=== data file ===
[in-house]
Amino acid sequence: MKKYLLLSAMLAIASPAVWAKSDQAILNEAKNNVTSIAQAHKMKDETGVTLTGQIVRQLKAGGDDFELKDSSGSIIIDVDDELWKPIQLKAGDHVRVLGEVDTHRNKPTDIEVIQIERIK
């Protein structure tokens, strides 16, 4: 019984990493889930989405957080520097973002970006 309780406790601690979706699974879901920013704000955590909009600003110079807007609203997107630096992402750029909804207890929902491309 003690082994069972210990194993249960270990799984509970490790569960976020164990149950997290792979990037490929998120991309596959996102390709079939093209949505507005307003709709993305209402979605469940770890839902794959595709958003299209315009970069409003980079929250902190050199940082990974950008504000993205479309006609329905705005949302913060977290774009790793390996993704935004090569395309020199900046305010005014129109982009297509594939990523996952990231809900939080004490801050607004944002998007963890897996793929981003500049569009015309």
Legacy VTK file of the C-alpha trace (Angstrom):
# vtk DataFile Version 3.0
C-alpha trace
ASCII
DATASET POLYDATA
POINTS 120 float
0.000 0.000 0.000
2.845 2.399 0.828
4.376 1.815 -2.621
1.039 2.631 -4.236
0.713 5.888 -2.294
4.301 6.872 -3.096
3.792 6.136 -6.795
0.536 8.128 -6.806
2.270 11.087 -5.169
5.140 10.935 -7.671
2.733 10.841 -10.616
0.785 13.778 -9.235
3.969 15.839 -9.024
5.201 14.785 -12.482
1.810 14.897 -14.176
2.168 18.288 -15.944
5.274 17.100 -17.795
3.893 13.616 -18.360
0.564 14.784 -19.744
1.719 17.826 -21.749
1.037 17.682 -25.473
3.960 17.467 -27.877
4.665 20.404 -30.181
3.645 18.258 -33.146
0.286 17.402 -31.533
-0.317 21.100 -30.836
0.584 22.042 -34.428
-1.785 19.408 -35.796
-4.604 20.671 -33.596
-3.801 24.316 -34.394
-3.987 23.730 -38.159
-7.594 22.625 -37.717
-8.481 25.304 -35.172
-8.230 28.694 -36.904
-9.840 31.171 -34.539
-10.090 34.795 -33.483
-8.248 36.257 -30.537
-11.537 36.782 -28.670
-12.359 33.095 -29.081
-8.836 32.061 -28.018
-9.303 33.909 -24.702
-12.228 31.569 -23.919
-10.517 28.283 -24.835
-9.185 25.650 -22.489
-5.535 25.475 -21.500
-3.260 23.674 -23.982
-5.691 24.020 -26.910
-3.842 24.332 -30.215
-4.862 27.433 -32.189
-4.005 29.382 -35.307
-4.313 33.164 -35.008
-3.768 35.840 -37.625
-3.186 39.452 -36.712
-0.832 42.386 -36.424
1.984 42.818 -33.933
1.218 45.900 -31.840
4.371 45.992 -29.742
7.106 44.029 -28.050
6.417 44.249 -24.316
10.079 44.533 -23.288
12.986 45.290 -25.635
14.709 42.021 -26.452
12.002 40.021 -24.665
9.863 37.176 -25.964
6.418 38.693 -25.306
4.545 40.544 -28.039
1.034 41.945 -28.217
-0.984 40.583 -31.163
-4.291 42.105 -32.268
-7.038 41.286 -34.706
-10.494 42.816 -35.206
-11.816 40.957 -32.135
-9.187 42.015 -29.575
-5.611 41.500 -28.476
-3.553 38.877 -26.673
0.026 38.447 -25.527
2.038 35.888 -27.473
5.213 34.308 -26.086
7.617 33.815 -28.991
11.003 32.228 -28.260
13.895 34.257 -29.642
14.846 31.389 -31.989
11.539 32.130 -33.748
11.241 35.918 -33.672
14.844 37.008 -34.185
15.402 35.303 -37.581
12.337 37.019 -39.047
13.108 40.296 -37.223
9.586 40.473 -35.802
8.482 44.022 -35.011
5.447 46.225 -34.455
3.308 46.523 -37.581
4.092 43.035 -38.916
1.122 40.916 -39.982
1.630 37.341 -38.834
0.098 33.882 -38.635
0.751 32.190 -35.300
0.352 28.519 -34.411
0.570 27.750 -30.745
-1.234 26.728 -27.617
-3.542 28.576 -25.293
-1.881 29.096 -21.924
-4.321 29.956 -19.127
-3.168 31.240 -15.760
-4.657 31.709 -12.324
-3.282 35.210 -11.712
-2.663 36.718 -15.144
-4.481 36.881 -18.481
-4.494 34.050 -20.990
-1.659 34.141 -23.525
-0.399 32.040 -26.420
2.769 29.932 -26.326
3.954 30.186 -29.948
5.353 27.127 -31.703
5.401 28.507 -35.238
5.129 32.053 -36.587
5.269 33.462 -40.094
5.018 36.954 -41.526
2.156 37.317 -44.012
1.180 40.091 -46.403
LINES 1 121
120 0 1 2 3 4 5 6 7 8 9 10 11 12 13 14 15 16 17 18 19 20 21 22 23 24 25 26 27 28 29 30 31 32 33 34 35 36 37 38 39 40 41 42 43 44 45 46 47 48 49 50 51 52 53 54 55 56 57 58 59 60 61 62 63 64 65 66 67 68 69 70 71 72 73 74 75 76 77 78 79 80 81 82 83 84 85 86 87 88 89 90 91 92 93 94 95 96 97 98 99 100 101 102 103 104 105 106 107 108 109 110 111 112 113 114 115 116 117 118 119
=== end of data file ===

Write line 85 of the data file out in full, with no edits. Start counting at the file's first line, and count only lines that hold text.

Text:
0.026 38.447 -25.527